Ideas for Helping Your English Learner Students Be Successful

I just returned from the MDE School Improvement Convening held in Starkville.  There were a number of excellent sessions.  One of the sessions I found extremely helpful was led by Sandra Elliot, the MDE English Learner and Intervention Support Specialist.  The English Learner (EL) subgroup of students can either help your accountability, or they can put you in school improvement.  Sandra offered some great strategies to help not only your EL students but all of your students, especially those struggling academically.   I would like to share some of these strategies with you.

First, Sandra said to make it visual.  Your schedule, anchor charts, word walls, etc. should all have pictures to help identify and explain the words.  Label the items in the room, such as the window, door, desk, table, pencil sharpener, etc.  Involve all the students in the class to help you make the labels and post them on the objects.  In addition, be sure to have multi-cultural books available for students, especially those from the native country of the students in the class.  However, be sure to read the books first to ensure the content is appropriate for the age group of students.

Next, create a welcoming environment for the students.  Some of Ms. Elliot’s strategies for a welcoming environment follow.

  • Learn the student’s name and the correct pronunciation.  Sometimes the correct pronunciation may be difficult for the English-speaking teacher; however, it is good for the student to see you are trying even when you make a mistake.  You can celebrate together when you get it right.
  • Offer one-on-one assistance when possible.  Check in on the student after giving the whole class directions to ensure the student understood what was said.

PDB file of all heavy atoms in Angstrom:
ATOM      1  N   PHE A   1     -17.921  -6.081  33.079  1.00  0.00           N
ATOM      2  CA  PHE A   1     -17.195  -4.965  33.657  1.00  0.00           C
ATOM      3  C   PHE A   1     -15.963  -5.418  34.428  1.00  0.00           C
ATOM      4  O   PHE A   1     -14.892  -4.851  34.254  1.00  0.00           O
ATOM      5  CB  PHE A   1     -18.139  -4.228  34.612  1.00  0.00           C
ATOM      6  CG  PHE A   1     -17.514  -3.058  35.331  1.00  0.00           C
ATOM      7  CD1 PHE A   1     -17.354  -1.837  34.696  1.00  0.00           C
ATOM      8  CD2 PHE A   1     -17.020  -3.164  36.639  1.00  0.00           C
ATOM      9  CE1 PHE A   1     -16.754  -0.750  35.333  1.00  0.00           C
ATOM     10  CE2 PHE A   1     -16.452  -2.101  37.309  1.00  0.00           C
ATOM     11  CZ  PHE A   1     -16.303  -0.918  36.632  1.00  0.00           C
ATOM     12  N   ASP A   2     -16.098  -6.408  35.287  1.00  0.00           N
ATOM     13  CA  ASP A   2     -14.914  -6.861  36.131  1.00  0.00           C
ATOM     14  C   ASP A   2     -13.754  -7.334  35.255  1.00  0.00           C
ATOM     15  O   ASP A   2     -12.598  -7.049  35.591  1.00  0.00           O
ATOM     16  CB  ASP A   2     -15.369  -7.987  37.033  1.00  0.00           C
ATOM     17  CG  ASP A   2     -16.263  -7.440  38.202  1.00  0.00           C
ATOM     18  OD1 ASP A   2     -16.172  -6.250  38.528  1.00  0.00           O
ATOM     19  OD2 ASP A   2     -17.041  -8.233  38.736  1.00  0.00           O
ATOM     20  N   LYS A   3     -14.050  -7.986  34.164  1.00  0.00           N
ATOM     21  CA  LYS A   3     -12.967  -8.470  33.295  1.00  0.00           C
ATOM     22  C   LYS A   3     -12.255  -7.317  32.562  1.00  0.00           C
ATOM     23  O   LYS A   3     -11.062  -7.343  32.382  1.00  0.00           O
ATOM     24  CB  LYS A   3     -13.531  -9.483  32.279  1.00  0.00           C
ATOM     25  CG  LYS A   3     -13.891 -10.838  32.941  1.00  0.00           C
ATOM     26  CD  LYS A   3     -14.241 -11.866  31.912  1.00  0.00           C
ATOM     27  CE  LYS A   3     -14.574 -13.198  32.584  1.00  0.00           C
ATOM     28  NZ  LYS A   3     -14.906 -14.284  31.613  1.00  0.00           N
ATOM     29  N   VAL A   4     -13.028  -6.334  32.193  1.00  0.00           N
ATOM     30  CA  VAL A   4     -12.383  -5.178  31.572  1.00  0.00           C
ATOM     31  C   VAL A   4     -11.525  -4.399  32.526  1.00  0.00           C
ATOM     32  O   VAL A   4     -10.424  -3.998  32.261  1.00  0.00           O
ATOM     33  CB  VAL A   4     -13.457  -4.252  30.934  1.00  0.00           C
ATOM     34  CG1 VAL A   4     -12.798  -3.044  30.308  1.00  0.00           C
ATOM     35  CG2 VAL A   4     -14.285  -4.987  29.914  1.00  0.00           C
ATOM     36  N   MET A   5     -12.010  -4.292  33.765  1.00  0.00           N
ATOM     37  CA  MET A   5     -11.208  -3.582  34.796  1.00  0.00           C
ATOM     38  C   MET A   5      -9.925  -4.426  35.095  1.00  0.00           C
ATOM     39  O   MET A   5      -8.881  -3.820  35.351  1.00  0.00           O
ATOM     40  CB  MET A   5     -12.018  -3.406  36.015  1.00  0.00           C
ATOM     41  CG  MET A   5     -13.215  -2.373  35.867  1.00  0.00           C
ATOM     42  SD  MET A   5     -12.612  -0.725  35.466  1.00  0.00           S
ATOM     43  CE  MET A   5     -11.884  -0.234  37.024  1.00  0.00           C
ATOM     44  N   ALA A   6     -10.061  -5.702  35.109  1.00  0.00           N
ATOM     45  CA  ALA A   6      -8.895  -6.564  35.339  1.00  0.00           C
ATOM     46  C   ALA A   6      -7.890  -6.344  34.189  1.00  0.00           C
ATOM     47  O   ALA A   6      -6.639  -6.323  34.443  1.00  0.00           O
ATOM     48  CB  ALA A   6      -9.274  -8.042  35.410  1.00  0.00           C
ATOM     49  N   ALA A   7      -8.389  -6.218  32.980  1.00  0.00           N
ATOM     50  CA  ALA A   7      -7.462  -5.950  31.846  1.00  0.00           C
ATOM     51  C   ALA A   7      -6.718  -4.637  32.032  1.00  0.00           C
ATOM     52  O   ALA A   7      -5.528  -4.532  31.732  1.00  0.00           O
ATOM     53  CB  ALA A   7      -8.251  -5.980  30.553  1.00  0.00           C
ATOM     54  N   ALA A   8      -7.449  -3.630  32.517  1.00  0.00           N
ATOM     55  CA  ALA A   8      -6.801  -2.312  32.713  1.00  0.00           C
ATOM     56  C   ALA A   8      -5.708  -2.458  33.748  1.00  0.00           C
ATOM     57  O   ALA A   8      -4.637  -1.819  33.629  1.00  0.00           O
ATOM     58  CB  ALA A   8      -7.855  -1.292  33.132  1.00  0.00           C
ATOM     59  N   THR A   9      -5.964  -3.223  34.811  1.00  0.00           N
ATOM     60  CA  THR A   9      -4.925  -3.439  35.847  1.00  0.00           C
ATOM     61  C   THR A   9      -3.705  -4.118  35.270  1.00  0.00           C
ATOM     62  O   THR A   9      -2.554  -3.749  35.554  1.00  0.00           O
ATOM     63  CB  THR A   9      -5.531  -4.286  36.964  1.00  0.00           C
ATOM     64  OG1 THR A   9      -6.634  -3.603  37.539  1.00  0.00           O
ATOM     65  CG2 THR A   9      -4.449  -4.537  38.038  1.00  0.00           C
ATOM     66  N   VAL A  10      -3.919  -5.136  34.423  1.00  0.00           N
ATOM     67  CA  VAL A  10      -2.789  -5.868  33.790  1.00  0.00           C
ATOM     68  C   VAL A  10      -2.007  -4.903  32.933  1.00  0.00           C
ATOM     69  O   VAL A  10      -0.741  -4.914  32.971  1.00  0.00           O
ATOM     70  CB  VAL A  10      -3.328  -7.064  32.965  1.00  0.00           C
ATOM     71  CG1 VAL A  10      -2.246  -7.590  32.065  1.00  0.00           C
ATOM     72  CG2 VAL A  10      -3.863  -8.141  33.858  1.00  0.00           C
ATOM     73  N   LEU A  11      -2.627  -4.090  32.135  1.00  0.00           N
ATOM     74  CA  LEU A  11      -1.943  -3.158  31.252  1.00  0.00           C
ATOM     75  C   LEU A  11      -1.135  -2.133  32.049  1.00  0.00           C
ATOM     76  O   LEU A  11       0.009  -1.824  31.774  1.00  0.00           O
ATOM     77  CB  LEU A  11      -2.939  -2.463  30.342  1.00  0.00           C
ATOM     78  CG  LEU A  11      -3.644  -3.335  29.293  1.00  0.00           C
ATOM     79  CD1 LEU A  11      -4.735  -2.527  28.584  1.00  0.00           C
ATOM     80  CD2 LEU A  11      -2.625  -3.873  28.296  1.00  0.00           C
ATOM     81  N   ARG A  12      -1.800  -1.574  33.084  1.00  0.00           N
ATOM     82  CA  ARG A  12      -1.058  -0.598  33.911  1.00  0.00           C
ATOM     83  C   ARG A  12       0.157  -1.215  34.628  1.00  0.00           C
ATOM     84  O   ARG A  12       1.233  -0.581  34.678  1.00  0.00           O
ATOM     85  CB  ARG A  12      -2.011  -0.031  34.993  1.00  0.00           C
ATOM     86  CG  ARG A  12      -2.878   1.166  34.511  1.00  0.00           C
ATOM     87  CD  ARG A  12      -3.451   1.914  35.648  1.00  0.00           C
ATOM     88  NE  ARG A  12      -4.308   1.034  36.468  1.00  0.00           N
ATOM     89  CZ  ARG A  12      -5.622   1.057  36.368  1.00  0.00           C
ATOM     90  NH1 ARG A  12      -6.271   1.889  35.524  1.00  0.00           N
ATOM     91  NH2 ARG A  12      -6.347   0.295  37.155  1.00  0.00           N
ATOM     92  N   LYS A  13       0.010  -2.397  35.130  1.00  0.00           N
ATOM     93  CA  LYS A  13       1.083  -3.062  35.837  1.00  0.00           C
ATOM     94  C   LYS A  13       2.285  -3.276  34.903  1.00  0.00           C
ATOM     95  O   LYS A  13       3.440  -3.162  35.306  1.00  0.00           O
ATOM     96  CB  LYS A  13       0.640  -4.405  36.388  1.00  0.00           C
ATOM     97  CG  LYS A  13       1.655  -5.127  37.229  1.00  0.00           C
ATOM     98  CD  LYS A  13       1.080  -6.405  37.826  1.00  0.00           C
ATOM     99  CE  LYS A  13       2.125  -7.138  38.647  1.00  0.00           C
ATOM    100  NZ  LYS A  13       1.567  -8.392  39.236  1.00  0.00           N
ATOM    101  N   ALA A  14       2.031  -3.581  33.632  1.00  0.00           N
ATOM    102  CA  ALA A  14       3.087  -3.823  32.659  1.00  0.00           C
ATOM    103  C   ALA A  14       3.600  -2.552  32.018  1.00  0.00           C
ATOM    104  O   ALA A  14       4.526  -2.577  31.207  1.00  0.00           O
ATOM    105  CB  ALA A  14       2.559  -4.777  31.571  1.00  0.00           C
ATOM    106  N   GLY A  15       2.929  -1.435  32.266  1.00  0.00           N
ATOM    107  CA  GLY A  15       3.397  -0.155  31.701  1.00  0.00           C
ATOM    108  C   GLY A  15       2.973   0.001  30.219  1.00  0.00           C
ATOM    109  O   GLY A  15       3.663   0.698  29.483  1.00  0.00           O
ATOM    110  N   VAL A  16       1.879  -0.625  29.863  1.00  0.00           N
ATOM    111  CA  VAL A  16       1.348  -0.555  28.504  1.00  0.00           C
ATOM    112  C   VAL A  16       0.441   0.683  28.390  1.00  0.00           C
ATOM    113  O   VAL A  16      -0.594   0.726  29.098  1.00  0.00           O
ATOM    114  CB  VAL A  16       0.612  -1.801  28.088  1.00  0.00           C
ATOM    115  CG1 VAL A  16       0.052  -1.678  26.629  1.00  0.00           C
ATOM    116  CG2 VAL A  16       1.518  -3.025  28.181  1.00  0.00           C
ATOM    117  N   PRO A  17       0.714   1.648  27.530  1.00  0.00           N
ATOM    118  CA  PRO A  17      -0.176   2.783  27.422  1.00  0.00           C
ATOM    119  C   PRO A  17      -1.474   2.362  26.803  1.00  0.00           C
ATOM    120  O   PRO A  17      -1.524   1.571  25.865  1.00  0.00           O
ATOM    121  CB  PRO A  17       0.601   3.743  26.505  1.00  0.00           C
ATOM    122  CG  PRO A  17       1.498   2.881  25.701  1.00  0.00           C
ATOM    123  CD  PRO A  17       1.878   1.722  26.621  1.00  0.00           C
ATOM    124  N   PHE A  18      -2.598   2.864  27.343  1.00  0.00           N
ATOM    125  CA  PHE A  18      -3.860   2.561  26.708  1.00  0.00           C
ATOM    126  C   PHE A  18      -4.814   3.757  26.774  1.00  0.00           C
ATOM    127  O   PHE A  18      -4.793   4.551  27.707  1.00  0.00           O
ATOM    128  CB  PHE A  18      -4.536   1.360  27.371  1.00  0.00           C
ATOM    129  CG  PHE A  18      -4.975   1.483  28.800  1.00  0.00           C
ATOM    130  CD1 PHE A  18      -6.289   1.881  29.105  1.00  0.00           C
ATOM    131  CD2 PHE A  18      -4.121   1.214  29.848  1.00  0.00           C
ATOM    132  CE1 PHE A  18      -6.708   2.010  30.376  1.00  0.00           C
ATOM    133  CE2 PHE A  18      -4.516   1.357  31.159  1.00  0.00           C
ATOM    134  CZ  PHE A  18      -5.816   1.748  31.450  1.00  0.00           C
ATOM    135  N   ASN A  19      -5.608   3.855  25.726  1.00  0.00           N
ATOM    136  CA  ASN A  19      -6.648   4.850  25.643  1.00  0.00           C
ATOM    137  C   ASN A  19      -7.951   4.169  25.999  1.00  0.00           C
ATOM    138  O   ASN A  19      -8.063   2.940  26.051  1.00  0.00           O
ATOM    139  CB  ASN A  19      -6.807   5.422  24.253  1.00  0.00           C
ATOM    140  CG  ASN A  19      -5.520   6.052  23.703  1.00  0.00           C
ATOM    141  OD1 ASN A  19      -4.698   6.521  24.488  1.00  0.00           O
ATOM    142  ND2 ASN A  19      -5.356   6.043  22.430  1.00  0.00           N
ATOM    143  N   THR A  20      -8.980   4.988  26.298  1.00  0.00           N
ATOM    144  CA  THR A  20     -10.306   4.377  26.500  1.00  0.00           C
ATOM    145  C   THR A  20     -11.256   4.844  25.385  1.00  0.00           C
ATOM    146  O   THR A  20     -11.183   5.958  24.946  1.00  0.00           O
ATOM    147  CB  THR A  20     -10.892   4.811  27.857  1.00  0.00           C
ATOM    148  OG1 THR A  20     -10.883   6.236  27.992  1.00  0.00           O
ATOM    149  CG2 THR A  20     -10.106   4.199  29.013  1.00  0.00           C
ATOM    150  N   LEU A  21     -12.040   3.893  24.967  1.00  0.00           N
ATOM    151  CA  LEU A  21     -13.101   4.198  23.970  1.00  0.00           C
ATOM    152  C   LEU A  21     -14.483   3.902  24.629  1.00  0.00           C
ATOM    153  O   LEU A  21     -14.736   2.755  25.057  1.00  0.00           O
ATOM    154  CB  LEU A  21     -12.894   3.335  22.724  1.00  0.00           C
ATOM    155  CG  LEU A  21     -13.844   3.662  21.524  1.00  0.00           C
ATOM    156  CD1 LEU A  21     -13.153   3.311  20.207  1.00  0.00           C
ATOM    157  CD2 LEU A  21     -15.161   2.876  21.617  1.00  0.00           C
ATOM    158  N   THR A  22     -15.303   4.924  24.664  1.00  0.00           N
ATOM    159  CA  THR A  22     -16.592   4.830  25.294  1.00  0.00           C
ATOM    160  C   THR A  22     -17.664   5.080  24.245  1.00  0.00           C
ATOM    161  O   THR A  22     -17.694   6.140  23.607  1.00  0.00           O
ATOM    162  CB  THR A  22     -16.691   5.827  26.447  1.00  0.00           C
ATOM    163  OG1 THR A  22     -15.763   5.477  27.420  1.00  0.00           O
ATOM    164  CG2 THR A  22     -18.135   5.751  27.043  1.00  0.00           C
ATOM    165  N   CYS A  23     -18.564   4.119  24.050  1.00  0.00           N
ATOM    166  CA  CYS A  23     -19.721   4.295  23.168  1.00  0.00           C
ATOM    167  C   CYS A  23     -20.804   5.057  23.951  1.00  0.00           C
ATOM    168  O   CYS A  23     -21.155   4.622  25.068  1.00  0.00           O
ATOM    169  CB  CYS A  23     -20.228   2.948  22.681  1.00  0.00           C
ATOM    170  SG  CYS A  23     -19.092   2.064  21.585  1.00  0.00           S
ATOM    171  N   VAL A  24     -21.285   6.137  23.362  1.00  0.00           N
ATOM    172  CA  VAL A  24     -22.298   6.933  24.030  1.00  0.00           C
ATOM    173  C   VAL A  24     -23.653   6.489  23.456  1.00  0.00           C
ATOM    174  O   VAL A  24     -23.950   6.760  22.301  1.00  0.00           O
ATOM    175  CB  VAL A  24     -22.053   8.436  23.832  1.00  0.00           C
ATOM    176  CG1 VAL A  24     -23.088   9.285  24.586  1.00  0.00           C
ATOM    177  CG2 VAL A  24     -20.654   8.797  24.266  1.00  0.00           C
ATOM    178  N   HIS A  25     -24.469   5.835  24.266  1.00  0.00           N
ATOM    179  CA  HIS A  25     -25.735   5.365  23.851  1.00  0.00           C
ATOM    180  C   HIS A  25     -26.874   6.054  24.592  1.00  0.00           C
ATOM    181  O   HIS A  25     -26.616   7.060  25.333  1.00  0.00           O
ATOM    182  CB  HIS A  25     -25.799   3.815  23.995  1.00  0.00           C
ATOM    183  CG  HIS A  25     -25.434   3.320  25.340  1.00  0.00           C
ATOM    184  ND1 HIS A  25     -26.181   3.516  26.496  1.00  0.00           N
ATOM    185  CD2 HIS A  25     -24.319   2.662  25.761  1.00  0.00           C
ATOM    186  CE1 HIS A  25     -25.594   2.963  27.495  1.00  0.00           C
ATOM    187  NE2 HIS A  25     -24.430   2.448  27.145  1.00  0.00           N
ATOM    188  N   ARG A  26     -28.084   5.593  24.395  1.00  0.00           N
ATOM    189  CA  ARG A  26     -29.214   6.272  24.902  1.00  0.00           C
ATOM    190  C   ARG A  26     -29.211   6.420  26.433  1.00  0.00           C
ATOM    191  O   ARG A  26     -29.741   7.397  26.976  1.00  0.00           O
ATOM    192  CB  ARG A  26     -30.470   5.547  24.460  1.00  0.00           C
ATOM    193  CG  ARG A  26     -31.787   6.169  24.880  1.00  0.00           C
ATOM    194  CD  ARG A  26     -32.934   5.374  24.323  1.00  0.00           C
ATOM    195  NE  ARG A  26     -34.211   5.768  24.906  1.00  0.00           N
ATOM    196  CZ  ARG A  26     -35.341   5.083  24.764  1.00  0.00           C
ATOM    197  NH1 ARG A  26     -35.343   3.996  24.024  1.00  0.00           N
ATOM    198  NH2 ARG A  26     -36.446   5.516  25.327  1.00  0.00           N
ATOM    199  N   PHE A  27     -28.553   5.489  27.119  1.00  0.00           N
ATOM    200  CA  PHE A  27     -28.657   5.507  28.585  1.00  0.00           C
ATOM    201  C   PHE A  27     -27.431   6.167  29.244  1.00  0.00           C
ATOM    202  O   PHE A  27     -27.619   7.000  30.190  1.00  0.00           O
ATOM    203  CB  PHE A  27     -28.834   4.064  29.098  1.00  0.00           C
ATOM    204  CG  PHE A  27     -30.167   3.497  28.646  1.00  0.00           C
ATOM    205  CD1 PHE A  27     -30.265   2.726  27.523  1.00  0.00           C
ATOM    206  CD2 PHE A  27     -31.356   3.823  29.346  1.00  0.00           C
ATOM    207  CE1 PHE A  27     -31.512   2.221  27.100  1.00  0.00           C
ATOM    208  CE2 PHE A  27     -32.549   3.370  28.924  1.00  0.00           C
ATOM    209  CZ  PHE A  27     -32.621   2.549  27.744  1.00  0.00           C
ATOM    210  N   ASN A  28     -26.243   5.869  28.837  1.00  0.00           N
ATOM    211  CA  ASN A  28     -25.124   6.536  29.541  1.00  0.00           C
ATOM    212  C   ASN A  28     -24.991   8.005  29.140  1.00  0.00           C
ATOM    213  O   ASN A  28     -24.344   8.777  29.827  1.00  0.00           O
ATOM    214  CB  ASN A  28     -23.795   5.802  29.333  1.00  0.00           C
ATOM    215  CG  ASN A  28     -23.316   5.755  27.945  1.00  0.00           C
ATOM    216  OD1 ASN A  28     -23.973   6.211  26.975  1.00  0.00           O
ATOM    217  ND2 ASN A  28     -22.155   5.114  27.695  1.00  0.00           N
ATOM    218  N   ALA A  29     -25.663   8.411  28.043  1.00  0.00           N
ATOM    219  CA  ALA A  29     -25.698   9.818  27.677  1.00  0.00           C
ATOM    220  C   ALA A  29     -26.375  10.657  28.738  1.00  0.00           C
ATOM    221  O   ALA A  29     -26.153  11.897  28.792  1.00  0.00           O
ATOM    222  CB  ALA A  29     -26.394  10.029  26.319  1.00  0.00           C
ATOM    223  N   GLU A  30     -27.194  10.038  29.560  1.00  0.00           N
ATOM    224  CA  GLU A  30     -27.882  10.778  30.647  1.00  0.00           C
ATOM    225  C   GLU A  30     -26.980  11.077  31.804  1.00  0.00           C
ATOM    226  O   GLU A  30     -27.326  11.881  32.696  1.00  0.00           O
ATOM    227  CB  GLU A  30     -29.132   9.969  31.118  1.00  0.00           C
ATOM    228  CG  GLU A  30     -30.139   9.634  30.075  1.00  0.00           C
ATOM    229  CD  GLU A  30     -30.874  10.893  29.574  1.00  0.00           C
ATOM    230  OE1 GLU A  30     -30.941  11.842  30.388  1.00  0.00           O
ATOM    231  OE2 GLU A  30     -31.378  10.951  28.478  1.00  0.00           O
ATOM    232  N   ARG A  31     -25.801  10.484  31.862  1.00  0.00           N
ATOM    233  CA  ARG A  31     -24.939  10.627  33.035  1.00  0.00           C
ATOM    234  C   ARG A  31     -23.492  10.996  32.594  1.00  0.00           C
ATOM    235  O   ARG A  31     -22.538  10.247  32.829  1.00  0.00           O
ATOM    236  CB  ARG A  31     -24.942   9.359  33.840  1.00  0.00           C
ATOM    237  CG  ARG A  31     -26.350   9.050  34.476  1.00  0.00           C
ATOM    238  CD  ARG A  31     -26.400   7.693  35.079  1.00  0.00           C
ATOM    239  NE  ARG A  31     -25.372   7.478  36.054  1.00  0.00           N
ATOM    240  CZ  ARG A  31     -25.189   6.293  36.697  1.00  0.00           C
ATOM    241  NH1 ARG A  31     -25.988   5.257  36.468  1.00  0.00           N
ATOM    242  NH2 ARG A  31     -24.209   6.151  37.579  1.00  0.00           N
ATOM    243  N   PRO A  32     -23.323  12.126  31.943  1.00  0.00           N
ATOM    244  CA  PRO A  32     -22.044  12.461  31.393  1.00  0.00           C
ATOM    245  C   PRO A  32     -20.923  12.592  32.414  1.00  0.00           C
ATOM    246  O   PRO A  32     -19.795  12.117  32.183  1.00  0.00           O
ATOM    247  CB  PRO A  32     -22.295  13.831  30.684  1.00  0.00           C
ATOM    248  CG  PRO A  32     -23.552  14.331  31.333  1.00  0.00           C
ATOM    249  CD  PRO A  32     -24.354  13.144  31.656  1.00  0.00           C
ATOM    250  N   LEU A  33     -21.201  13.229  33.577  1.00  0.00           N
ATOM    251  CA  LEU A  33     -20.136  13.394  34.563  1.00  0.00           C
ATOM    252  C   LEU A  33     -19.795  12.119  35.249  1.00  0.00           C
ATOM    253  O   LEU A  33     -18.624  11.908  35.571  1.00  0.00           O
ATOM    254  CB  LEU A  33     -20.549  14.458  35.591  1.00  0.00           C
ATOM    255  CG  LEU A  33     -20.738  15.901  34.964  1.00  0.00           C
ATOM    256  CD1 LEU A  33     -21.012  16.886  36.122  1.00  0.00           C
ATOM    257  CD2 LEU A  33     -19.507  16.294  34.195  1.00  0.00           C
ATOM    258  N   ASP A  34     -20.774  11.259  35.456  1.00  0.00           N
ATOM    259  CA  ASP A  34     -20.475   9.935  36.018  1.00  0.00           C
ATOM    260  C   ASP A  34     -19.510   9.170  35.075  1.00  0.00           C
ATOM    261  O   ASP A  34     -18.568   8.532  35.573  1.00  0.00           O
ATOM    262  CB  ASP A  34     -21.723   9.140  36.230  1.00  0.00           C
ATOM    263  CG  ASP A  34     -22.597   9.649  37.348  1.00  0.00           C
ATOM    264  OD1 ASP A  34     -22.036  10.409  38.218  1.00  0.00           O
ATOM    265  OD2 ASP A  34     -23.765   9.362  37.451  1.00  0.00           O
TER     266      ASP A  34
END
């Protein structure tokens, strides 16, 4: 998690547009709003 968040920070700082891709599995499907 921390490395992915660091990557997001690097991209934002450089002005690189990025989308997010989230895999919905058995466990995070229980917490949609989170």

• Assign a peer partner.  Many English-speaking students are happy to be of assistance and help another student.
  • Use an interpreter if needed.
  • Invite the student’s culture into the classroom.
  • Be sure to include the Els in a non-threatening manner.  Don’t let the EL student choose not to participate.
  • Utilize cooperative learning activities and be sure the EL student is involved in some way.

Academic-focused strategies offered in the session include the following.

  • Speak slower, not louder.  Enunciate your words.
  • Give longer wait times.
  • Allow students to write out answers before speaking.  Only give about 10-15 seconds, but this will help all students’ responses become more thoughtful.
  • Refrain from allowing “shoutouts” when asking whole or small group questions.  EL students may have difficulty understanding the slightly different responses students may give to the questions, which can cause confusion.
  • Write down key terms or use visuals.
  • Utilize scaffolding techniques to support learning (graphic organizers, sentence frames, sentence starters).  Be sure to show and model how to use the organizers.
  • Incorporate conversation into all aspects of your teaching!
    • 30-second conversations
    • Turn and Talk
    • Think, Pair, Share
  • Actively work to engage EL students.
  • Create specific opportunities for all students to contribute to the class discussion.

For more strategies and resources on helping EL students be successful in the classroom, visit


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